I'd like to make a case for renaming Johnston Street the Ho Chi Minh trail. I'd like to make a case for renaming Johnston Street the Ho Chi Minh trail. Wait, wait, before you grab your dusty M16 and aim it at my head, let me explain. From downtown, where I work, to a lunch destination I'd like to visit every day, it's a hazardous, 20-minute commute each way, rife with red light runners, lane jumpers and sinister left turners, down Lafayette's most dangerous highway. What would make me want to run this gauntlet?
Uncle Ho, of course, or at least the people's humble noodle soup that has emerged as the unofficial national dish of Vietnam. Pho, the beef broth rich with spices, the bowl chock-a-block full of thin-sliced rare beef, meatballs, rice noodles, mung bean sprouts, fresh basil and cilantro, a squeeze of lime, and a nice hit of hot hot hot chili sauce is the answer to both winter and a killer hangover that lasts as long as the four-day debauchery it took to get it. The pho, (pronounced ph-ua) at the Driftwood Diner, way down there on Johnston, will make you so happy and well you'll go back to work with love in your heart for all people, even your boss.
Owner Dao Bui, a native of Ho Chi Minh City (formerly Saigon) moved to Lafayette in 1983, but didn't open her small restaurant until 2006. Urged on by a cousin who had a restaurant and who taught her the ropes, as well as her three daughters, Bui created a menu that's half Viet, half Louisiana. Meaning you can go for your pho, and bring a reluctant colleague along who would rather chow down on a catfish poboy. There's lots of seafood on the menu for Lenten fish dishes, a daily special, eggs and bacon breakfasts, and what I consider the mother lode - hefty springrolls loaded with fresh greens, pork, shrimp and rice noodles with a peanut sauce for dipping, Oriental-flavored grilled pork over rice and a newly added Vietnamese poboy.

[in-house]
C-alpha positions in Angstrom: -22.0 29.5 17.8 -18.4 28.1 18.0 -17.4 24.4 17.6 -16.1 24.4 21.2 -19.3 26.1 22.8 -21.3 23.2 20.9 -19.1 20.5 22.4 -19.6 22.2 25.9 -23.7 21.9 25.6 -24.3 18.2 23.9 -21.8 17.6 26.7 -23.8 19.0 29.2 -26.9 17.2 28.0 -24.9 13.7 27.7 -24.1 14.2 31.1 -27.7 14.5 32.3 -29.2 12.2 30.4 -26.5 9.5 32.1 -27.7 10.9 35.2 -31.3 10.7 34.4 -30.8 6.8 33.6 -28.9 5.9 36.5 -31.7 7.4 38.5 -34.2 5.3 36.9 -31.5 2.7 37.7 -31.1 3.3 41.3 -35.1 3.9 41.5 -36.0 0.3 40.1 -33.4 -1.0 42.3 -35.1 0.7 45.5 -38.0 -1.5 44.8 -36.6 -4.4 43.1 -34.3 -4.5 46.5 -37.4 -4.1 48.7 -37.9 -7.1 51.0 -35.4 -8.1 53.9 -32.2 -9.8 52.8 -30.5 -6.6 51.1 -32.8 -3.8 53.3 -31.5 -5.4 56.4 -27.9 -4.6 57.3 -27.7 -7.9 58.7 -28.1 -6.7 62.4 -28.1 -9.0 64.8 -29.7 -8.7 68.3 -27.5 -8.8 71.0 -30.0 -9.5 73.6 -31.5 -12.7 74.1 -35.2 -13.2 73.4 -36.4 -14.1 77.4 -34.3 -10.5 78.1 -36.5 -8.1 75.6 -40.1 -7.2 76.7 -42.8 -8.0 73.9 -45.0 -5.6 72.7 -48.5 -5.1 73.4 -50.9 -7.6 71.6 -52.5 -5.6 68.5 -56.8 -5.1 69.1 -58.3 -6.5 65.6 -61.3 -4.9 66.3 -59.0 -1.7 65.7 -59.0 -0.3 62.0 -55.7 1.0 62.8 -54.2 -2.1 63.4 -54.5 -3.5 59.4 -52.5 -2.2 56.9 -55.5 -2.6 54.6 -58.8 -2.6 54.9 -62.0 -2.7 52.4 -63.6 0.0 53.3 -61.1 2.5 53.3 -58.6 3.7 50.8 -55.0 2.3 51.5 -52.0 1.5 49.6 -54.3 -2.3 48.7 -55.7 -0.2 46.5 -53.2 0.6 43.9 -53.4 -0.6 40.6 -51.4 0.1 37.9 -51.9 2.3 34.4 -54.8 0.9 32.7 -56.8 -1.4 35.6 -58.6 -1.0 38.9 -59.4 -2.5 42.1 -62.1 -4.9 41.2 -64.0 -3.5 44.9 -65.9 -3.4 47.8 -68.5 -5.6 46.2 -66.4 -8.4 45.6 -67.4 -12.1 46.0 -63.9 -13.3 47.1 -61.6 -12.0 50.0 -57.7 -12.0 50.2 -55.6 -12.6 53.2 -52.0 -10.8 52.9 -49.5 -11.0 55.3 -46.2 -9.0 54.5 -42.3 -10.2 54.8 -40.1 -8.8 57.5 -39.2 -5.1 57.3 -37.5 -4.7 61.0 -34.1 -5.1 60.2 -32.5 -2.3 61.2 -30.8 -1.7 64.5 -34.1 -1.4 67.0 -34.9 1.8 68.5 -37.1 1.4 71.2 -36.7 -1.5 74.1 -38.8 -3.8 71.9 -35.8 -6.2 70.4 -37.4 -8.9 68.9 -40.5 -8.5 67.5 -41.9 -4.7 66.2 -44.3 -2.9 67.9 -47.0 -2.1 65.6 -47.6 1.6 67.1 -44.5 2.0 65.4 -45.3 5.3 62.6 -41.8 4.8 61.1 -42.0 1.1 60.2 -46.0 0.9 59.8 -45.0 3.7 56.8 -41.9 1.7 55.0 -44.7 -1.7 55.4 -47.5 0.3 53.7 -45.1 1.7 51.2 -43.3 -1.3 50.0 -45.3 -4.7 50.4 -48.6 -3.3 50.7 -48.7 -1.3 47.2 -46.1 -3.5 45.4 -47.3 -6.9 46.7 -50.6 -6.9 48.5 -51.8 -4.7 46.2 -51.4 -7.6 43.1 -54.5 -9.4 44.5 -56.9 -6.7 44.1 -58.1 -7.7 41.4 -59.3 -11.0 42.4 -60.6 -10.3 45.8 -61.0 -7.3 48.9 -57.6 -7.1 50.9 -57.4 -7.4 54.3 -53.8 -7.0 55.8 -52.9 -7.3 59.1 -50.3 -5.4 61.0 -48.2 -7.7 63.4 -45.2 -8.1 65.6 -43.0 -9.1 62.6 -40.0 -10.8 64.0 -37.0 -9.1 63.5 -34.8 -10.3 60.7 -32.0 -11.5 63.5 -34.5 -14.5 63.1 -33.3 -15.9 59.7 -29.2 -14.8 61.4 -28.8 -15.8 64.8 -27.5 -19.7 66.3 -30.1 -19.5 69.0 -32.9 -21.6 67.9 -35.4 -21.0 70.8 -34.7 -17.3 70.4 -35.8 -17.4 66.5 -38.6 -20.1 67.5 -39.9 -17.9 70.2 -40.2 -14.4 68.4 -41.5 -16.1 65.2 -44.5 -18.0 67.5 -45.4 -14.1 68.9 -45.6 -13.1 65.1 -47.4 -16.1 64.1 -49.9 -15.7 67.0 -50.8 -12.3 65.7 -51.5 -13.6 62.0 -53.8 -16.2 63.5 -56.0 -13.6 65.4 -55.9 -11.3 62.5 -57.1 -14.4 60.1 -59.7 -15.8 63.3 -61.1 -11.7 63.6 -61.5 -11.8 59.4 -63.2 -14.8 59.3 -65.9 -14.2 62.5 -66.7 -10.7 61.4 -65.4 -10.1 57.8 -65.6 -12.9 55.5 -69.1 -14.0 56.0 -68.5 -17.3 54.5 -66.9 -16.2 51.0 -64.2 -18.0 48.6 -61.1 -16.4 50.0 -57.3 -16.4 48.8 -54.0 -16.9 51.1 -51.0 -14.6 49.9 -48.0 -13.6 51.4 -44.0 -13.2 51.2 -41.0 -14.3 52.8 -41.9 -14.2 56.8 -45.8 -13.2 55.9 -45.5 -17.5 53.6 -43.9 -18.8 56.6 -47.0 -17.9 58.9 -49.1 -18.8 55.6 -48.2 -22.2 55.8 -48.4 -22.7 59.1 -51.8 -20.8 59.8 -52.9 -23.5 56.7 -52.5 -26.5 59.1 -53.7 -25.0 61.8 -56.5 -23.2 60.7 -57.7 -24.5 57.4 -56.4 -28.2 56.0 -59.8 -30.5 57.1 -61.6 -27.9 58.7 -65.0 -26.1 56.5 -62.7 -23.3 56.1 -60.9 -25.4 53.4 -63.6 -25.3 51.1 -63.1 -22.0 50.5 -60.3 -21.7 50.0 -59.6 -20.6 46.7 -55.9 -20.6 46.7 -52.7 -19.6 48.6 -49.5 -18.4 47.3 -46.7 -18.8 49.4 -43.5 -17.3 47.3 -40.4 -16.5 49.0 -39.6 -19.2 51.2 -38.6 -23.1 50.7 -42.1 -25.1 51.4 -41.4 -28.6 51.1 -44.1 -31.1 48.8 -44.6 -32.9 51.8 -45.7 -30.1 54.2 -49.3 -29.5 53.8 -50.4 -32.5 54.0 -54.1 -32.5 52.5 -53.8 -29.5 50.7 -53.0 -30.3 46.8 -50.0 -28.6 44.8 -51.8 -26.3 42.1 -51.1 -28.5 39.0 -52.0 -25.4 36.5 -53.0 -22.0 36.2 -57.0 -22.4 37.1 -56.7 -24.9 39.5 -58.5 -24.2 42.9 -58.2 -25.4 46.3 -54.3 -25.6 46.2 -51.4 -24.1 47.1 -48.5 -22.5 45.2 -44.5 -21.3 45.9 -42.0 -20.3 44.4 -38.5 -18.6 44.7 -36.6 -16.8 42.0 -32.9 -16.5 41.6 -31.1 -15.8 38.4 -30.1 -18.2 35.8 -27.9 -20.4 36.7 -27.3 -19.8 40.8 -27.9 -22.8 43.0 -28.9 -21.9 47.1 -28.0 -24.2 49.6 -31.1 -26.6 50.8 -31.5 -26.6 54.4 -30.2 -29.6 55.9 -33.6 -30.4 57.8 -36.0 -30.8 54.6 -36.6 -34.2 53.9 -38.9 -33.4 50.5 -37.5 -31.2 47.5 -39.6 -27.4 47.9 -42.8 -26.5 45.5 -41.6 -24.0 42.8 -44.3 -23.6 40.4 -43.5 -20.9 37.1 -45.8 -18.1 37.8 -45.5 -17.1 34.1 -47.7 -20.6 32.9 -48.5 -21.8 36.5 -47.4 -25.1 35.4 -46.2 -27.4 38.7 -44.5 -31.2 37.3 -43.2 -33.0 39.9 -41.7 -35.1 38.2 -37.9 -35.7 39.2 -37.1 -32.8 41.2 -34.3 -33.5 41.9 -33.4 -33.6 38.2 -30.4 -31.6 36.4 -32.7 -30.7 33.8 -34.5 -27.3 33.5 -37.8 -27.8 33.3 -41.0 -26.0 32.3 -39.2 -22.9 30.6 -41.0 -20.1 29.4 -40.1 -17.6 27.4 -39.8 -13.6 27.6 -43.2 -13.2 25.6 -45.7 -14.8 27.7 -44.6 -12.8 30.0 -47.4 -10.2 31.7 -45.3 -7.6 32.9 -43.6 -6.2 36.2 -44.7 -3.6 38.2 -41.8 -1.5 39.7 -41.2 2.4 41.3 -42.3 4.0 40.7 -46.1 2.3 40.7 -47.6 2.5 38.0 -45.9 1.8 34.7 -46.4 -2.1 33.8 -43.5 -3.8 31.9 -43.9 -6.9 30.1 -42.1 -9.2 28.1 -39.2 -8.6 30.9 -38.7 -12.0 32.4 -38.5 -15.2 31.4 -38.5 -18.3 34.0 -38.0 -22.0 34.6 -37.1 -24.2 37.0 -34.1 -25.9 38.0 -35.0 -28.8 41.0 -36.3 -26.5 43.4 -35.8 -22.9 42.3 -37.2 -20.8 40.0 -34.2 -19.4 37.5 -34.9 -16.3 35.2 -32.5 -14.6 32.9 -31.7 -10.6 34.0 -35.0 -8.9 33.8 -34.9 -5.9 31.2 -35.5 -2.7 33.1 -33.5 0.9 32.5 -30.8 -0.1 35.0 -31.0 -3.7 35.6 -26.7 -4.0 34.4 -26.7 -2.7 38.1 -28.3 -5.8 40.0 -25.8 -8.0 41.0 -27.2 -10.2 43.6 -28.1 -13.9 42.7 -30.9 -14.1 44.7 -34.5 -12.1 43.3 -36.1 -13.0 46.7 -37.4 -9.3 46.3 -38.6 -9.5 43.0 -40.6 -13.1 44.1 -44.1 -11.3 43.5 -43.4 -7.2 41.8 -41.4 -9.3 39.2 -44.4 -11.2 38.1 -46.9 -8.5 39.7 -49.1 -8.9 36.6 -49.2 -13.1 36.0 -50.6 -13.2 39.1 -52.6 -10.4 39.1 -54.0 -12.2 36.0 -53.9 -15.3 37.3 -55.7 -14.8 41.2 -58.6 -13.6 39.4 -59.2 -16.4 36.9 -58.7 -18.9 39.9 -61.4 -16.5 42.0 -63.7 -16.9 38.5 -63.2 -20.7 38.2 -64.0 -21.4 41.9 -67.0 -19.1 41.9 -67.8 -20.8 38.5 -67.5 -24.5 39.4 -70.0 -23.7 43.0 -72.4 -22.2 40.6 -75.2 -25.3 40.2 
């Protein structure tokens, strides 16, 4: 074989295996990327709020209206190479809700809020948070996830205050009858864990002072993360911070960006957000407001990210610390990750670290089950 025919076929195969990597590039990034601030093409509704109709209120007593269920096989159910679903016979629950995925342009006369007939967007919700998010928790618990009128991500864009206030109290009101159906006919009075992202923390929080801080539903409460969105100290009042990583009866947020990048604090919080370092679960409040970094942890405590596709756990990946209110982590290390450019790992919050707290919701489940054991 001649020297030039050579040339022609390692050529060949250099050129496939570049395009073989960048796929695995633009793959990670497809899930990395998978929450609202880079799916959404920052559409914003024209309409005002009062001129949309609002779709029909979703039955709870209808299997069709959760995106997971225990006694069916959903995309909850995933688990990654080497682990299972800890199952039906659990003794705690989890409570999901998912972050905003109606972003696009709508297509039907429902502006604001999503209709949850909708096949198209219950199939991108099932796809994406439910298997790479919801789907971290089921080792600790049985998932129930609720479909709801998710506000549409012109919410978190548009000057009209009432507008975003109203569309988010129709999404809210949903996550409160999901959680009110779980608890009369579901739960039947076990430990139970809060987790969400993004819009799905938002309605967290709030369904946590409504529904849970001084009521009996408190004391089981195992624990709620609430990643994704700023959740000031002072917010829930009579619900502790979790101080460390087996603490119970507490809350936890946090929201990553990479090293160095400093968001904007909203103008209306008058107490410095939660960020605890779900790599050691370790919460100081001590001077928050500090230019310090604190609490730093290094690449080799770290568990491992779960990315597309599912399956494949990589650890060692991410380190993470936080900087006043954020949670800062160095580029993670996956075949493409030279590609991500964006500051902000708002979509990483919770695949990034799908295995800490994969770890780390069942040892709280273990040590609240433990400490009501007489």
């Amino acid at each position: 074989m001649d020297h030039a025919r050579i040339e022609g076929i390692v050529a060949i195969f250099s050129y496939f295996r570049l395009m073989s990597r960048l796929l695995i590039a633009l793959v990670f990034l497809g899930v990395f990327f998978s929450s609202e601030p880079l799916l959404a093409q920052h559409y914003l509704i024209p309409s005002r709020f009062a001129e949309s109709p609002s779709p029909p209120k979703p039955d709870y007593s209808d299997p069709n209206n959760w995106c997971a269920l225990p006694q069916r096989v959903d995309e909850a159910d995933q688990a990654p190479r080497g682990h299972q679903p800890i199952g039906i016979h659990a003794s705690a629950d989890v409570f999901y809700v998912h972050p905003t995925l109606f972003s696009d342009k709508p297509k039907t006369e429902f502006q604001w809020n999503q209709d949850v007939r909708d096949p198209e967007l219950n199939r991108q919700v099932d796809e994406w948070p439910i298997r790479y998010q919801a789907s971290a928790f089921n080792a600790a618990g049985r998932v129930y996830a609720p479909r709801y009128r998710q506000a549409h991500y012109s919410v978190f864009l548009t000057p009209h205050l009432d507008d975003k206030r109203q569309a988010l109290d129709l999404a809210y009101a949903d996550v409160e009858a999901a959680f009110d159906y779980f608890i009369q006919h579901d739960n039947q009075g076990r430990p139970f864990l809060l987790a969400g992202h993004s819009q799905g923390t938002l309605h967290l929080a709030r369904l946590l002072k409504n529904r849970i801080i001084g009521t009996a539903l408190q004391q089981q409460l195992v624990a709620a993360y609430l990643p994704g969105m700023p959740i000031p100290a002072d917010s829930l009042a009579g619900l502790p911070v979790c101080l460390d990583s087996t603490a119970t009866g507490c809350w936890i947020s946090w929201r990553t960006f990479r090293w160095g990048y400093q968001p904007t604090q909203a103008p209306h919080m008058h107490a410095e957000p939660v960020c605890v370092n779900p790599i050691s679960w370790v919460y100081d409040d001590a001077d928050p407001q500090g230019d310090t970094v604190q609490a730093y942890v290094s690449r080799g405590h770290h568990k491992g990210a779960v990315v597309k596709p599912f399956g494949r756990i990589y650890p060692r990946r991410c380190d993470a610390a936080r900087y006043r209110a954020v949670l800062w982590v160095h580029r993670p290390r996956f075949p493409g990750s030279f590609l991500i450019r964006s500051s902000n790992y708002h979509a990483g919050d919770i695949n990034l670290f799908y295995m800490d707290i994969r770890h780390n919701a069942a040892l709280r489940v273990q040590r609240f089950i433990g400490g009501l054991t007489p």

Bui has gotten such a positive response she says she's getting ready to add some new Vietnamese dishes to her repertoire. Bun cha and bun thit are both noodle dishes less brothy than pho. They come with grilled meat, and the bun thit has a bottom layer of crunchy cucumber seasoned with nuoc cham, a sweet and spicy sauce made of rice vinegar, fish sauce, chilies, lime, garlic and sugar. She may also be persuaded to make green papaya salad, dressed with the bright flavors of nuoc cham, that will ruin you for all other salads.
Vietnamese cooking is one of the finest cuisines in the world and exactly right for south Louisiana. Based on the freshest seafood, lots and lots of leafy greens and fragrant herbs, grilled pork and of course rice, it is at once familiar and totally different and surprising, with the flavor of nuoc cham keeping you coming back for more. Three common elements of Vietnamese and Louisiana cuisine, French bread, beignets and cafe au lait come thanks to the French colonial period in each semi-tropical part of the world.
Another reason to thank Uncle Ho. The people's food comes at the people's prices. There's nothing more than $8 on the menu, and most dishes weigh in at under $5. Now if only we could get rid of the traffic.
The Driftwood is located at 6699 Johnston St., between Carson's Vet Clinic and Fire Station #13. Call 981-4544 to place take-out orders and for more info.